Bara Gumbad, Delhi built by sikandar Lodi is getting a new look

Bara Gumbad, Delhi

Bara Gumbad, Delhi

Above image: Two Lodi-era monuments — Gol Gumbad near Nizamuddin and Bada Lao Ka Gumbad in Vasant Vihar — in the national capital will be available to corporate entities to hold ‘small’ cultural events soon. The space around the site would be used to stage cultural events.  The restoration on Bara Gumad was being done by the Delhi state Archaeology in association with INTACH.   Invisible paintings  covered with  dark soot, damaged arches, damaged  glazed tiles on the dome  etc would be taken care of using traditional materials. The first phase of restoration took place several years ago. Originally, basic restoration work  was taken up way back in 2010...............

Sikandar  Lodi

Above image:: Sikandar Khan Lodi (died 21 November 1517), a Pashtun Sultan of the Delhi Sultanate between 1489 and 1517. He was the second and most successful ruler of the Lodi dynasty of the Delhi sultanate, and was a poet in  Persian language. He expanded the territories to a considerable size up to Gwalior and Bihar. and  founded  the city of Agra in 1504............................ 

Believed to have been the earliest  well-built  dome of any buildings in Delhi,  the Bara Gumbad  is an important monument  built by  Sikandar Lodhi. Located  close to the Tomb of Sikandar Lodhi and Shisha Gumbad (builder: Ibrahim Lodhi; between 1489-1517 C) and tomb of Md. Shah (Sayyid dynasty). The three structures in Lodi gardens built in different period share the same 4 meter high  common  platform covering  a total area of 1,050 square meters (11,302 sq ft). As to the  utility and correct date of Bara Gambad  the mystery still persists and there is no viable answer. Perhaps, it Gumbad  was meant to be a free standing tomb. The crux of the matter is there is to tomb stone or gateway. Historians suggest that it might  have served as a gateway for the Friday mosque or large walled enclosure. The adjacent mosque and the "mehman khana" (guest house) came up  during the reign of Sikandar Lodi.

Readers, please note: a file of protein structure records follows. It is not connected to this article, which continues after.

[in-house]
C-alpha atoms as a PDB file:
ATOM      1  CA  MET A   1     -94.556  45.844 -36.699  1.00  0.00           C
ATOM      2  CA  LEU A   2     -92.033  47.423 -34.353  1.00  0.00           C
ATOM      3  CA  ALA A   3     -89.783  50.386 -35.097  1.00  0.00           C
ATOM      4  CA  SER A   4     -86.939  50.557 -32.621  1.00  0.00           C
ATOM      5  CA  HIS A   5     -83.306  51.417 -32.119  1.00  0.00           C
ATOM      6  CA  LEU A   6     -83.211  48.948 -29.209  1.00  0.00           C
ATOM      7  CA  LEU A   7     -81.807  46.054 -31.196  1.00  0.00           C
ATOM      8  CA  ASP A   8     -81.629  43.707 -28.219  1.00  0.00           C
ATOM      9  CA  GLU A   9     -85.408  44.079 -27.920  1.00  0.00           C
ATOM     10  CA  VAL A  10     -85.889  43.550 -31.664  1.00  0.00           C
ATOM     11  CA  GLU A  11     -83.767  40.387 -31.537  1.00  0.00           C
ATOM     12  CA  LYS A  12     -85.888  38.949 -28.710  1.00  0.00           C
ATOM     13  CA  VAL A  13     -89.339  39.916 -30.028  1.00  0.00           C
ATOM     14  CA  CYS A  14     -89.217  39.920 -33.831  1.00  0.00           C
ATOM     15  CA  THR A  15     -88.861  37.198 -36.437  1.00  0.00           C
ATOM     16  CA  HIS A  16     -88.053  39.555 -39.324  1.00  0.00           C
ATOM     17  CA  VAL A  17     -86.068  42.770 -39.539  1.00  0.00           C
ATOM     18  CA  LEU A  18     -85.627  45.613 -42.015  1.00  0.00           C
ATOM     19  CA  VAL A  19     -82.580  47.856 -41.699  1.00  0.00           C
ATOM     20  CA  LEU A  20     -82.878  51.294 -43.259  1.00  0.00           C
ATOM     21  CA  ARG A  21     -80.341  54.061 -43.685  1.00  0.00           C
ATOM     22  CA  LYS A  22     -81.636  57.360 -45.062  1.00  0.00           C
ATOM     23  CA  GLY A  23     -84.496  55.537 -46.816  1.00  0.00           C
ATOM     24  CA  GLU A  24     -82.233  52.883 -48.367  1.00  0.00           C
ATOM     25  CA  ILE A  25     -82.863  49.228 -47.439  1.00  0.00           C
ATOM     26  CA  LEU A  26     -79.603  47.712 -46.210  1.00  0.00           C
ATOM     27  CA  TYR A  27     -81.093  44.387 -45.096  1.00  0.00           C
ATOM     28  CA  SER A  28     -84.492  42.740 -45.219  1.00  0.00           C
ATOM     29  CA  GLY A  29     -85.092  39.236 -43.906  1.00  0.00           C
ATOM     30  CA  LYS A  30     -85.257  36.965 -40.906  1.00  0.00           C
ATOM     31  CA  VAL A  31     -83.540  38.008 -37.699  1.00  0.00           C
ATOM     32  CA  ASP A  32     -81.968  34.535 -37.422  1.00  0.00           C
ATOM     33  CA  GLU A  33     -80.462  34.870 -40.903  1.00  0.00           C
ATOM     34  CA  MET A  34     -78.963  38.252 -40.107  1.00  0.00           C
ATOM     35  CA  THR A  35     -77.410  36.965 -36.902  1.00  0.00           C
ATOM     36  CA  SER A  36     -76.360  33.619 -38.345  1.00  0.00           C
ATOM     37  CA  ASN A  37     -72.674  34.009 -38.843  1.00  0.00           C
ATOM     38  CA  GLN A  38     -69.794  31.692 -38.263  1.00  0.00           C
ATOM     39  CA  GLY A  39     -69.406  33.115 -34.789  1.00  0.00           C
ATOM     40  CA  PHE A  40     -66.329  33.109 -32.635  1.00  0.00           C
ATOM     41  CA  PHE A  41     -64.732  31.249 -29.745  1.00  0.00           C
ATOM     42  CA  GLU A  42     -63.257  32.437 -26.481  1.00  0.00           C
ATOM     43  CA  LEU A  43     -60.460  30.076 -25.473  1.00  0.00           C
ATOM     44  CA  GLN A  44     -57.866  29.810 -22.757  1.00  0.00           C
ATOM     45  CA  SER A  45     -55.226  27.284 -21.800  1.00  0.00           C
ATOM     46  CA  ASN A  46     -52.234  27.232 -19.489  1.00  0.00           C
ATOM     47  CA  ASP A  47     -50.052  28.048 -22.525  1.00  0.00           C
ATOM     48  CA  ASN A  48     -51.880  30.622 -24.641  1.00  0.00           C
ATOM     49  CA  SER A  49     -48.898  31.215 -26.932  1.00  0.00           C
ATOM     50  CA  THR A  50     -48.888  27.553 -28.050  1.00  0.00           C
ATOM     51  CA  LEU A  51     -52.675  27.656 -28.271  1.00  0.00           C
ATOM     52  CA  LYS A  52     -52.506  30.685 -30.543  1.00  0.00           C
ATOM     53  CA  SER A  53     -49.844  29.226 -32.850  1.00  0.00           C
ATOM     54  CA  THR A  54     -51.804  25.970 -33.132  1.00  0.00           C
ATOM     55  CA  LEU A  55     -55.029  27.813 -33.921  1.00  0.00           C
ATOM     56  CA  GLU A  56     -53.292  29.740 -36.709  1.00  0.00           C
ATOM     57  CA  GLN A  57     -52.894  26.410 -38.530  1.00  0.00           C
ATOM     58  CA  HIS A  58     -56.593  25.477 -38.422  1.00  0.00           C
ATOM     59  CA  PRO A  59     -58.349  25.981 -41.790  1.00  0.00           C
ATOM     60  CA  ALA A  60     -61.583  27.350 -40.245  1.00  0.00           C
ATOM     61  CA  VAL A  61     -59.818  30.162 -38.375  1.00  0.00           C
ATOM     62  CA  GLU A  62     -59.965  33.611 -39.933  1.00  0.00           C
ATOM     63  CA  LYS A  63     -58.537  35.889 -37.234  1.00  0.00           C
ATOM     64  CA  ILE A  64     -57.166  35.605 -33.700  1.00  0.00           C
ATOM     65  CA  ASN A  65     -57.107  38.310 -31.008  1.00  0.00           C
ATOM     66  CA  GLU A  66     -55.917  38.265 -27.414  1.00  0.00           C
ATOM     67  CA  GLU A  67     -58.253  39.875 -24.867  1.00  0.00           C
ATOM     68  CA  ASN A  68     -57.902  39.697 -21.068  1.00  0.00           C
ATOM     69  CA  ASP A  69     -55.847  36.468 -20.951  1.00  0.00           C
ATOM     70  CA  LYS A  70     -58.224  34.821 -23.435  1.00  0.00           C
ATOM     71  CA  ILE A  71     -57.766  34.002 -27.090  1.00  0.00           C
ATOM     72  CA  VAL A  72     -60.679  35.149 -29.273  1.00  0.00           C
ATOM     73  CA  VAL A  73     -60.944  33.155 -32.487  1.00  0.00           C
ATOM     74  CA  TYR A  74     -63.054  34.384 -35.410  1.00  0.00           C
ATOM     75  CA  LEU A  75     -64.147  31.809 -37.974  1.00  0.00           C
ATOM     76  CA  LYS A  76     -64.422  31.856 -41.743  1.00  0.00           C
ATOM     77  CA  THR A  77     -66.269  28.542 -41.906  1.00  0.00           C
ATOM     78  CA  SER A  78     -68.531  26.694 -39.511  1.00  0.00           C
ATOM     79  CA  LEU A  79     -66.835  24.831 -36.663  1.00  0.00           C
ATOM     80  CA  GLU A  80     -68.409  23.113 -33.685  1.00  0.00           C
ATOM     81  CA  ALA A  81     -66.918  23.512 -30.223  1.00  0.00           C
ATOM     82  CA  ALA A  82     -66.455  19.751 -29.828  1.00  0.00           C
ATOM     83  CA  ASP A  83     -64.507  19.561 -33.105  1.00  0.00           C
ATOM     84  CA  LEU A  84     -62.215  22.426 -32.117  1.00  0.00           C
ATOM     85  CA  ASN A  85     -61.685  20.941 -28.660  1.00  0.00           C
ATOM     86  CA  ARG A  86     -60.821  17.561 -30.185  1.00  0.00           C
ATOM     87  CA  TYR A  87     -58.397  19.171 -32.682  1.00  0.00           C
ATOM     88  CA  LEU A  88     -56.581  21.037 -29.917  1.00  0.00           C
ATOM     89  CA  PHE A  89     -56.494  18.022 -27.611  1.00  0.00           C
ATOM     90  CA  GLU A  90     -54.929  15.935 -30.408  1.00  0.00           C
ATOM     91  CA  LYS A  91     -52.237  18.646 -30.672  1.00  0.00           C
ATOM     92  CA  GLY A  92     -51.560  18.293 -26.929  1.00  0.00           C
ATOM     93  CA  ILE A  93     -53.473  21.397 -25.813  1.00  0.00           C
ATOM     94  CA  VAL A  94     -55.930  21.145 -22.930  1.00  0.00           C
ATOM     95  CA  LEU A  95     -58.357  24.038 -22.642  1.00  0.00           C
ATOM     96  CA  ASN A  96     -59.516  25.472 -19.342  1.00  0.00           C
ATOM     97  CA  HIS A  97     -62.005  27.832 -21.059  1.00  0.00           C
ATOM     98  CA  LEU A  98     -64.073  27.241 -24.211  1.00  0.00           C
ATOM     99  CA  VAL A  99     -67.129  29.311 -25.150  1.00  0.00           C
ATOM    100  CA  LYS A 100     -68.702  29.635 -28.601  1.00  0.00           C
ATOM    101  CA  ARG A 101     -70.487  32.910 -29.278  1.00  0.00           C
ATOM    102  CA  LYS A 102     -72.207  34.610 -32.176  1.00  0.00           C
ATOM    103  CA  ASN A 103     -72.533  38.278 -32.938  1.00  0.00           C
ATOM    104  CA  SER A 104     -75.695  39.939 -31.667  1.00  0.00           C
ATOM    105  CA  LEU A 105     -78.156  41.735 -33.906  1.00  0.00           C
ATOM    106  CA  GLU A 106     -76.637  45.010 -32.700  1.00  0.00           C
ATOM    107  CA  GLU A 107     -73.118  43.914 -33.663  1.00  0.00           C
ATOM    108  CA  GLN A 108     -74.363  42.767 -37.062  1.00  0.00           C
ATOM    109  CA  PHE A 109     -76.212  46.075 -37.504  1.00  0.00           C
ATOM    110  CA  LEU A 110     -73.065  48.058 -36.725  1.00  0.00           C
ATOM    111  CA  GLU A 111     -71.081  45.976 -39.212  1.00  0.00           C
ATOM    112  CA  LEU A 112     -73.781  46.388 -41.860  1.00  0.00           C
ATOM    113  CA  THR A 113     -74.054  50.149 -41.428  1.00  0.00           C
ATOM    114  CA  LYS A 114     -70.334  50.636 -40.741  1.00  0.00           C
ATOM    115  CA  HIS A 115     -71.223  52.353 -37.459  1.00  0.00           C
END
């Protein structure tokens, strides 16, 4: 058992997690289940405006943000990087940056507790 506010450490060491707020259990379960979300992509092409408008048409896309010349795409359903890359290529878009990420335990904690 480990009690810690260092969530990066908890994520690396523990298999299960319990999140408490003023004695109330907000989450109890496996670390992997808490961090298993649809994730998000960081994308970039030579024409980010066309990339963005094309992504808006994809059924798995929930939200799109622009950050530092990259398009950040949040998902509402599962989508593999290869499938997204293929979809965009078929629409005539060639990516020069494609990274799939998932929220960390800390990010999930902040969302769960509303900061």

Bara Gumbad and Mosque at Back Shisha Gumbad in front

Bara Gumbad mosque Lodi gardens, Delhi. wikiwand com

Bara Gumbad mosque Lodi gardens, Delhi. wikiwand com

Mosque at Bara Gumbad, Delhi.

The  fascinating huge white dome fitted with  lustrous blue tiles sticking out of medieval era ruins is a  breath-holding sight for the visitors to the the Basant Lok market in South Delhi

The  design of Bara Gumbad, a single story building in square plan is simple,  blend Hindu-Islamic styles that  include bracket and lintel.   It looks like a  two floored  structure when viewed from outside. Barring the mosque and the guest house total floor area of Bara Gumbad is 361 square meters (3,886 sq ft).  

Carvings on the exterior, Bada Gumbad Mosque

Red, grey and black stone, including grey quartzite and red sandstone were widely used to build the guest house, mosque and the dome. The interiors are well embellished with beautiful  colored stucco works.  The amazing attraction is the decoration  with  colored tiles, incised carvings, and painted plaster on the mosque   along with foliage, flowers, geometric patterns, and Quranic inscriptions. The embellishments in the interior could have been time- consuming work and needed patience and special skill on the parts of the artisans lived centuries ago. 

As to the adjacent mosque built by Lodi with five bays - three  have domes and the remaining two with vaulted roof there are oriel windows to the north and south and the tapering minarets. They appear to be precursor later architectural styles. Khairpur village (presently within DDA's Vasant Vihar park)  was the former name where the monuments stand today. 

In the past decade or so the central government  under the ASI is making efforts to repair, conserve and preserve   dying heritage monuments across the country. As for Delhi,  there are countless monuments, mostly Islamic structures and they are undergoing conservation though the task is a tough one because of encroachment.  The  Bada Gumbad is part of Delhi's  heritage  list and I understand it was renovated in the recent past.

Dedicated efforts  toward renovation and conservation of old heritage structures in which the ethos and culture of the place are preserved,  have positive advantages like improvement of tourism, saving the sites for the posterity to appreciate their aesthetics, etc. The negative aspect is correct planning and implementation.  Unfortunately, such efforts need  sound advice of experienced conservation experts who know what kind of construction materials, etc  can be used and how to prop up damaged roof built with different styles, etc. Present building materials can not match with those used in the past. However, the experts can give proper guidance as to the selection of materials and others that come close to those used in the past era.